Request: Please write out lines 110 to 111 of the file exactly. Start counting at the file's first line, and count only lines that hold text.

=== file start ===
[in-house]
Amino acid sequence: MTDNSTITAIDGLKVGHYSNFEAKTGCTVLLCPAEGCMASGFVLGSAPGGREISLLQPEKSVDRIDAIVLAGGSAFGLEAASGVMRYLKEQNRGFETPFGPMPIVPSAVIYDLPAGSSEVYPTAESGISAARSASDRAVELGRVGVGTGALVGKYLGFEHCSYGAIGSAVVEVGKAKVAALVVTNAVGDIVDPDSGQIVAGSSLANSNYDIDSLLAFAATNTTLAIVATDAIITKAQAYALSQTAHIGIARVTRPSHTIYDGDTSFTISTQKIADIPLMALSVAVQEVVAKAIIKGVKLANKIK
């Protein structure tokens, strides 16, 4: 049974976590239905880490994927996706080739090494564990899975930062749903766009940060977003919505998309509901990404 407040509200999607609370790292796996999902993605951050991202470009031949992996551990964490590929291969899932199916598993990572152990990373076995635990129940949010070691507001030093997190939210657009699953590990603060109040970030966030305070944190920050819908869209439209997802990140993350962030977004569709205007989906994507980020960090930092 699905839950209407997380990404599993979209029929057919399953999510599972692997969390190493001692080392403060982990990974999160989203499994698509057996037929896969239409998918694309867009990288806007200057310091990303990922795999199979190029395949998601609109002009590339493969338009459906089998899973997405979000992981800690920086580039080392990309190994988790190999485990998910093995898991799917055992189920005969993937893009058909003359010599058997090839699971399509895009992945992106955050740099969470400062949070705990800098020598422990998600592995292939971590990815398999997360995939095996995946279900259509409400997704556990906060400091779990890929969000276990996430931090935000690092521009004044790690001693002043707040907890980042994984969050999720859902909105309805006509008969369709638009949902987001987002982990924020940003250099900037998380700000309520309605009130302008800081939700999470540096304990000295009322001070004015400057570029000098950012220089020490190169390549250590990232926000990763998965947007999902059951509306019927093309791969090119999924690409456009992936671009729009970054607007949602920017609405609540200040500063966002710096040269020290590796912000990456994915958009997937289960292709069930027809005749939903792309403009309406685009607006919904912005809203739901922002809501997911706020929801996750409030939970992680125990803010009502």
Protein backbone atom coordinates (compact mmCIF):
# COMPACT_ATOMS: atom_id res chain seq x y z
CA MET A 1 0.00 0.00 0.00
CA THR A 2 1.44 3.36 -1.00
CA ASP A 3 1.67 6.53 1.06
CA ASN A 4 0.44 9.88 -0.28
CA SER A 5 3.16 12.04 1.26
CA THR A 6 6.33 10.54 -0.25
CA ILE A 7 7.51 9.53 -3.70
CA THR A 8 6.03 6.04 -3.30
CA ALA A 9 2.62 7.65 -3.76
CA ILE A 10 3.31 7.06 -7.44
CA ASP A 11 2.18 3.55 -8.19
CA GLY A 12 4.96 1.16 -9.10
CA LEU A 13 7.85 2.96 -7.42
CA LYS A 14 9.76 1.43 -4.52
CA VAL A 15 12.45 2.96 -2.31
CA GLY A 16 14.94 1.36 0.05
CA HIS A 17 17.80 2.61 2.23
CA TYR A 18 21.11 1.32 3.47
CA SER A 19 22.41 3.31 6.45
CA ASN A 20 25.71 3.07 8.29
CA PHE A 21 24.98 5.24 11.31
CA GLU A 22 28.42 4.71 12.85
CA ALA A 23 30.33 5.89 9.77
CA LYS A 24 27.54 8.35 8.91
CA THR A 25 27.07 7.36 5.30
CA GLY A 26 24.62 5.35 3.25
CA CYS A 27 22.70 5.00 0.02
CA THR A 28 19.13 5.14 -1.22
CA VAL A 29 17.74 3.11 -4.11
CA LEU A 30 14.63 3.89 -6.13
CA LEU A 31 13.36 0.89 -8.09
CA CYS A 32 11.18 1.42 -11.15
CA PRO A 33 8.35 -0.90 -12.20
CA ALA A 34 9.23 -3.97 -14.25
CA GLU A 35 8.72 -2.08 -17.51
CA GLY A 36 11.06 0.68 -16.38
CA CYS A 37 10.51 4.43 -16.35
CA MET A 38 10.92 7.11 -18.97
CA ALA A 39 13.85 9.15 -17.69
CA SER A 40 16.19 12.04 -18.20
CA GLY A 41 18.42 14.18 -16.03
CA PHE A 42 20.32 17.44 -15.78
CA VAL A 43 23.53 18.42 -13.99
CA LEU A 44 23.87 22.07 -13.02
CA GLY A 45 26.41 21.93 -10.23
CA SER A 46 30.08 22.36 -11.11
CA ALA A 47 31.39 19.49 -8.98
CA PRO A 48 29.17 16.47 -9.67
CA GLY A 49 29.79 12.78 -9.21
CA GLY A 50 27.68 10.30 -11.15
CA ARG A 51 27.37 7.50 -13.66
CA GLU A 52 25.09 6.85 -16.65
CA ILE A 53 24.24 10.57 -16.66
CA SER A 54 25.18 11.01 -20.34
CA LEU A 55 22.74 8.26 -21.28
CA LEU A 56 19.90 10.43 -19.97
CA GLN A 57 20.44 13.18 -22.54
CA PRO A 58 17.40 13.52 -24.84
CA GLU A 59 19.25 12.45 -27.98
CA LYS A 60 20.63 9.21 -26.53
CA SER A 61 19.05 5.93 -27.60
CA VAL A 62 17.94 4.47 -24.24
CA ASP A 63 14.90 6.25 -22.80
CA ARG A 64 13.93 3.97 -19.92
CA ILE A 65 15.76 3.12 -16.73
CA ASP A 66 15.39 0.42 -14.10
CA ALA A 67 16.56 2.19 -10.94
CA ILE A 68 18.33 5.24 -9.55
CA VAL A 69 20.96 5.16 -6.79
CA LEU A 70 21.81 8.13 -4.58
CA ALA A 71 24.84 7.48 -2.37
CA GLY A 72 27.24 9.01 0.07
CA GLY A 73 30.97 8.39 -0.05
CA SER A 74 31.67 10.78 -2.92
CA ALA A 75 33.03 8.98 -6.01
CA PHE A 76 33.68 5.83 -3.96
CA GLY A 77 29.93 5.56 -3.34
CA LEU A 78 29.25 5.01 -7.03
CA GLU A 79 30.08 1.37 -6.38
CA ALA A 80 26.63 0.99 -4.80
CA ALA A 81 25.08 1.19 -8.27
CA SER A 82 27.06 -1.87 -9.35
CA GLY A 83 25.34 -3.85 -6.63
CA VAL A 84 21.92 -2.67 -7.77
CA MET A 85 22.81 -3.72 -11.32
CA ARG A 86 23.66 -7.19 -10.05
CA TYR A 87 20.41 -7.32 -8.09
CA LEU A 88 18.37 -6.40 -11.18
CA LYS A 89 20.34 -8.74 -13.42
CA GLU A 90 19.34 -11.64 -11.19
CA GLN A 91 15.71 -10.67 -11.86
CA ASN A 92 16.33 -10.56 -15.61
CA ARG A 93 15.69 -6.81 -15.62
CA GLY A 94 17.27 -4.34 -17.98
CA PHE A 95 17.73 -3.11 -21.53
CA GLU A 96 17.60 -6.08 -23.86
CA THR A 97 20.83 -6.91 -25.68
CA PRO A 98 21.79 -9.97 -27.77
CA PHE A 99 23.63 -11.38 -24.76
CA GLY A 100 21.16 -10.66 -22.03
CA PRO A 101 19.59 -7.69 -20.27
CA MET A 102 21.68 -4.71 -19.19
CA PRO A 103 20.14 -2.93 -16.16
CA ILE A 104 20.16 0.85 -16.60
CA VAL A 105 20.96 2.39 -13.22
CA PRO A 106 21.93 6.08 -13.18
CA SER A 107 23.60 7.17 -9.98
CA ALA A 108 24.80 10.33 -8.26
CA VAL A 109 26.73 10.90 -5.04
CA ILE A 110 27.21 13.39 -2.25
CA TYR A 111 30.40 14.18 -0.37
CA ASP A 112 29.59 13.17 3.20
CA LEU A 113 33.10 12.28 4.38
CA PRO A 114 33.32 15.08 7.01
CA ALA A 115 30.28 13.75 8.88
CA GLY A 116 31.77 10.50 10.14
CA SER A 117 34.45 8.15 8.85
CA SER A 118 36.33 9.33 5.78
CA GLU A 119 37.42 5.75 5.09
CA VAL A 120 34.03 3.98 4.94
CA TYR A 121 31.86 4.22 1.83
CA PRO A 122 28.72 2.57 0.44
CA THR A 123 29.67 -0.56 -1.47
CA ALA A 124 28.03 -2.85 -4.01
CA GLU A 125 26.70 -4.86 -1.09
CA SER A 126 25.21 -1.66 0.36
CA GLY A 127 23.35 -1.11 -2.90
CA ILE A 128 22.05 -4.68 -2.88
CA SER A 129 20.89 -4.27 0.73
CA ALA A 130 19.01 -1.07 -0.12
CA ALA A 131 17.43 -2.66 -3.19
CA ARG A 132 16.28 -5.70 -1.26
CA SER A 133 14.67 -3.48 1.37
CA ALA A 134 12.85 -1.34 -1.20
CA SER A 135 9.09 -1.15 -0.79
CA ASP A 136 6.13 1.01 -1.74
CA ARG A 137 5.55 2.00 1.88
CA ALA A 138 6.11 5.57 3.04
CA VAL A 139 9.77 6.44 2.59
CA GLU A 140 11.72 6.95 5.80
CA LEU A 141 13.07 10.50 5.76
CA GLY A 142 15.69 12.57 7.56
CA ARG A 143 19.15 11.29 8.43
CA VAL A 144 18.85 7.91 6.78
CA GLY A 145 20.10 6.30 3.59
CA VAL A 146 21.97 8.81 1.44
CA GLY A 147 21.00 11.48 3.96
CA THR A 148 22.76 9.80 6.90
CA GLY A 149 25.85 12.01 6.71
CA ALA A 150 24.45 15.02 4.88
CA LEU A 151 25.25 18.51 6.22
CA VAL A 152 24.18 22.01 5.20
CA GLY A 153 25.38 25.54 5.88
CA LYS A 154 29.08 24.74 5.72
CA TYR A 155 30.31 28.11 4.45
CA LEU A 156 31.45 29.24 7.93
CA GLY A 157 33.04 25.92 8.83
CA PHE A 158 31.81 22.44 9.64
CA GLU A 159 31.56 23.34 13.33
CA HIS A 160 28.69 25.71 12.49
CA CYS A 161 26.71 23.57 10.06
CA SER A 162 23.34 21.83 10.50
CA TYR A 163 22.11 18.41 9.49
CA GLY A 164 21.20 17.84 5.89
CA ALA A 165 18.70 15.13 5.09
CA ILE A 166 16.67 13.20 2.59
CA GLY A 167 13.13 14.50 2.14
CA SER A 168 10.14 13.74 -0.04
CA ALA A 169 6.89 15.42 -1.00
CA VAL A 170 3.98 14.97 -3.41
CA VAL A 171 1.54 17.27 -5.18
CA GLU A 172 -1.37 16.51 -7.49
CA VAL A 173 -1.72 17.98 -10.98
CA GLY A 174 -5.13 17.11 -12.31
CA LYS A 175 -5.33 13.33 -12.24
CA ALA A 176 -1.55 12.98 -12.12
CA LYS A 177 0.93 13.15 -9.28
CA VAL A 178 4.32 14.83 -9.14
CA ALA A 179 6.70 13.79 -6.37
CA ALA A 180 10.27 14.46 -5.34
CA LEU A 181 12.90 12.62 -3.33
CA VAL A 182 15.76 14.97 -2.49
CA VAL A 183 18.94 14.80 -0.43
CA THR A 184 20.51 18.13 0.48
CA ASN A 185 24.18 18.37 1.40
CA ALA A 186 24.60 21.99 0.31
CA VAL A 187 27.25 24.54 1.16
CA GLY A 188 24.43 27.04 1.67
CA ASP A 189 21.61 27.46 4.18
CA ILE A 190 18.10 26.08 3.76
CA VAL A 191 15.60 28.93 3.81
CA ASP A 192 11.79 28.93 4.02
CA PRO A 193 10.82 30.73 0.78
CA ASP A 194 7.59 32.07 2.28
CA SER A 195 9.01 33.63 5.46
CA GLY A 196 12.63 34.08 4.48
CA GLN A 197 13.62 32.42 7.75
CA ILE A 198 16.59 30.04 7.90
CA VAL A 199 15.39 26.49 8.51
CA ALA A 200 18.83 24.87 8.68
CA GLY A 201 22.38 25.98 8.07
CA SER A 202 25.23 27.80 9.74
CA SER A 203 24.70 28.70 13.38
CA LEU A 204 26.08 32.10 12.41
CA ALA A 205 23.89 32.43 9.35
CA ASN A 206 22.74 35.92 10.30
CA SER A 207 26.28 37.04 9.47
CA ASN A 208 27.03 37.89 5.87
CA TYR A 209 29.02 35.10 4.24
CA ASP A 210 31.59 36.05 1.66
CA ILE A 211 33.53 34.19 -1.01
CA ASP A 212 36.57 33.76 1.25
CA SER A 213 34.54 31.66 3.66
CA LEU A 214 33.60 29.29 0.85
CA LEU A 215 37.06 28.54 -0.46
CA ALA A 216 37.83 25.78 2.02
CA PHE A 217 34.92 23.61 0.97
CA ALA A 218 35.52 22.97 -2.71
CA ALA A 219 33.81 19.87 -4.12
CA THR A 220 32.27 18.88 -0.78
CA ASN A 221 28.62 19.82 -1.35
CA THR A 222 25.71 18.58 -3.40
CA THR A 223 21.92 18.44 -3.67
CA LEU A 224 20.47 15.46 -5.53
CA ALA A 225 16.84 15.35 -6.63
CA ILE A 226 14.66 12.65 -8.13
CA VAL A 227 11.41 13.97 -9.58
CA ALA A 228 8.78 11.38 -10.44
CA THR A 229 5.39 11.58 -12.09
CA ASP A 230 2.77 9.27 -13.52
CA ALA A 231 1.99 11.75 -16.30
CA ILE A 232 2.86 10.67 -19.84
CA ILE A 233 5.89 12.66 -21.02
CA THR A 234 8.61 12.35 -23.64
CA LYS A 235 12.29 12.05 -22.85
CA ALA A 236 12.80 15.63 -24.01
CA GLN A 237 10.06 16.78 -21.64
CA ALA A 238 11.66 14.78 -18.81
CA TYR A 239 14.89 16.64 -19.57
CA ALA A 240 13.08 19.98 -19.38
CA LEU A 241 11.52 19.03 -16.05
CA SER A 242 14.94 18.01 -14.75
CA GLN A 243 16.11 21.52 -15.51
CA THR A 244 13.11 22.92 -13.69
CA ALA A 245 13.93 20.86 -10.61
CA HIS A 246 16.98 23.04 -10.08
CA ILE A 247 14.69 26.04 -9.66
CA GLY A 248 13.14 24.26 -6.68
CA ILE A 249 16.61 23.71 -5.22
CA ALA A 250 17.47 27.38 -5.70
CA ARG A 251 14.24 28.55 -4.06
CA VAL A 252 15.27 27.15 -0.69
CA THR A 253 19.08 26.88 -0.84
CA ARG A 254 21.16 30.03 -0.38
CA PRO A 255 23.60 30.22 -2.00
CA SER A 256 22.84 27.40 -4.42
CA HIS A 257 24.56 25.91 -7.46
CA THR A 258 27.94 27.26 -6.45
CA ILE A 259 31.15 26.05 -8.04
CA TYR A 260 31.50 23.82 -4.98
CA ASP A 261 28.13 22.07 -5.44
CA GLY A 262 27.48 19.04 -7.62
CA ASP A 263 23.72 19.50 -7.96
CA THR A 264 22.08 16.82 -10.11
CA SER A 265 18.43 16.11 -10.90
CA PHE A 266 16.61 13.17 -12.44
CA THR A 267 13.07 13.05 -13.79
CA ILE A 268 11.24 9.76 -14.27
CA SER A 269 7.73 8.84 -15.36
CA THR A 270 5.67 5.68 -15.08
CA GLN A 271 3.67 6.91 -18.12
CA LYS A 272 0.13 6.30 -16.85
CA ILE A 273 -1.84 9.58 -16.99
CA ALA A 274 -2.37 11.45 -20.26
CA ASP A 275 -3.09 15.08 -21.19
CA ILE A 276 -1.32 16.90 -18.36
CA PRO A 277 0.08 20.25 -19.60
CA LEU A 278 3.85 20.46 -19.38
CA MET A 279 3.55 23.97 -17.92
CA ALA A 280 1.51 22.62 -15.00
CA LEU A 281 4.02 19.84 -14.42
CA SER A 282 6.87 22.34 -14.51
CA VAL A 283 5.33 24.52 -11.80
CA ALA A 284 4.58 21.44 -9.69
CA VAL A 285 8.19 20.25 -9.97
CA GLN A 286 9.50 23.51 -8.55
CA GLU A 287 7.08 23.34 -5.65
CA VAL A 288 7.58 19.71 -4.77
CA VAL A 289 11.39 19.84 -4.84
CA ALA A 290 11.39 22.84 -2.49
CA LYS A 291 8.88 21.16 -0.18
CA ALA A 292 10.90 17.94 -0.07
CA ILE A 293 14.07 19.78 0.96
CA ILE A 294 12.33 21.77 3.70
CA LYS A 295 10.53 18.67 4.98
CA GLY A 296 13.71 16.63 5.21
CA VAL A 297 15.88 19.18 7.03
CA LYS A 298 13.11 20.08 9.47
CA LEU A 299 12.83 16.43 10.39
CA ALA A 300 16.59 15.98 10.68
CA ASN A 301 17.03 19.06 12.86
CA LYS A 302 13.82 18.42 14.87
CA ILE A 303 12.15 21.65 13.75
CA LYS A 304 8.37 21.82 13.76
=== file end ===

CA VAL A 105 20.96 2.39 -13.22
CA PRO A 106 21.93 6.08 -13.18